It must be a lonely old life for Richard Long – all those solitary treks, the transitory marks of his trajectory through the landscape recorded in melancholy photographs and textworks. Melancholic, but elegiac; Long’s observations and arrangements are uplifting as well as meditative, involving deft visual, word and number play, conveying a mind that delights in exploring, documenting and assessing the natural world. Intriguing as the texts and photographs of Long’s land-sculpture are, they could become lost in a gallery by themselves – it is the strength and weakness of Long’s work that it is mediated through secondary sources – luckily, this survey includes gallery specific works. Stones arranged in circles pool across the floor, creating micro-terrains that encourage the eye to investigate. Particularly striking are the works created by splattering mud directly onto the walls, which express the bracing experience of striking out across country into the embrace of the elements. Although whoever has to clean up afterwards might not view them so poetically…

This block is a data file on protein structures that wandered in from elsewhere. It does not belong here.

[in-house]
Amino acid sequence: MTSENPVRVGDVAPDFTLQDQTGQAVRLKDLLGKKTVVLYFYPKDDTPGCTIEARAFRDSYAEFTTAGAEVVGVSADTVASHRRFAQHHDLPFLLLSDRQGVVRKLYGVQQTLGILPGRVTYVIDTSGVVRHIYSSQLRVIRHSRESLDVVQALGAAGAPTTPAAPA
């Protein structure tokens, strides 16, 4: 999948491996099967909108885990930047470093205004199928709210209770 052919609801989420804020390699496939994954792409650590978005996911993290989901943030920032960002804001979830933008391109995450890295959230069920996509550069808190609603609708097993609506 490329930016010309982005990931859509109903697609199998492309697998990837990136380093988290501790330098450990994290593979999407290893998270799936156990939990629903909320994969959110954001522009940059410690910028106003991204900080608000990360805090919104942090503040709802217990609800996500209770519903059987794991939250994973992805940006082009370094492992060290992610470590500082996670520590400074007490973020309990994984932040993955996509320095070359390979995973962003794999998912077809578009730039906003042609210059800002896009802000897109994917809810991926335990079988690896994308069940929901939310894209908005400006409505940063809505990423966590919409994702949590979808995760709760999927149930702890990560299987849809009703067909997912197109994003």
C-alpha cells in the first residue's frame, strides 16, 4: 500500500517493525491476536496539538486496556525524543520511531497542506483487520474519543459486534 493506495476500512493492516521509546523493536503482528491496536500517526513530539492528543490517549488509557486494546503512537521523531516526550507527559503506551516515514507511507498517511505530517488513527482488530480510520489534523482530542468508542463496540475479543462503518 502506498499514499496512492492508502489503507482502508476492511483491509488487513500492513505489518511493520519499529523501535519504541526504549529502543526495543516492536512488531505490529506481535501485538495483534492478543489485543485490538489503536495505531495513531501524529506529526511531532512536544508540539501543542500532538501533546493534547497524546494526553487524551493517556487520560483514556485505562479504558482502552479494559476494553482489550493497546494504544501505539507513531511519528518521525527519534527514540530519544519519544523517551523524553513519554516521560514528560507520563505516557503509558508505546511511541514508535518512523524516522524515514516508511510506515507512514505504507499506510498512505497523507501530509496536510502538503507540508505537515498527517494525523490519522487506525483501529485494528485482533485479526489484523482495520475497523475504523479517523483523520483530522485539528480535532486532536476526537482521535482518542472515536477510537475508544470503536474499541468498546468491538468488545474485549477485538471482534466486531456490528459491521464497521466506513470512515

As I moved through the Cy Twombly retrospective at Tate Modern, my eye was caught by a series of 24 drawings called Poems to the Sea. Executed on small squares of white paper whilst Twombly was staying in Sperlonga, a tiny fishing village perched on the coast between Rome and Naples, these works are at once drawings, poems, and, it seemed to me, musical scores. Numbers march at intervals across the surface of the drawings – you can almost imagine the artist beating in time as he put them down – ‘one, two, three, four – five.’ Horizon lines merge into stave lines. Splodges of plaster and accented pencil marks – whilst conjuring up waves and spray – become a score for their own performance.
A piece written on a talk given by Cornelia Parker as part of Tate Modern’s Talking Art series in May 2008, originally published on the Tate Forum blog.
Cornelia Parker is obsessed with things: old things no-one wants any more, things salvaged from the dump, things unearthed in pawnshops, fleamarkets and dingy antique shops, things tarnished with a thick patina of accumulated history – things that have the ability to ‘make the hair on the back of your neck stand up’ with their sense of presence and past. Throughout her talk, the joyous and groundbreaking exhortation of the American Modernist poet William Carlos Williams – ‘say it: no ideas but in things’ – hummed through my mind. Parker may be working on the other side of the pond, decades later, and in a different medium, but like Williams she is attuned to and tremendously excited by the power that can be exerted by an old cup, a ring, some scrumpled up newspaper.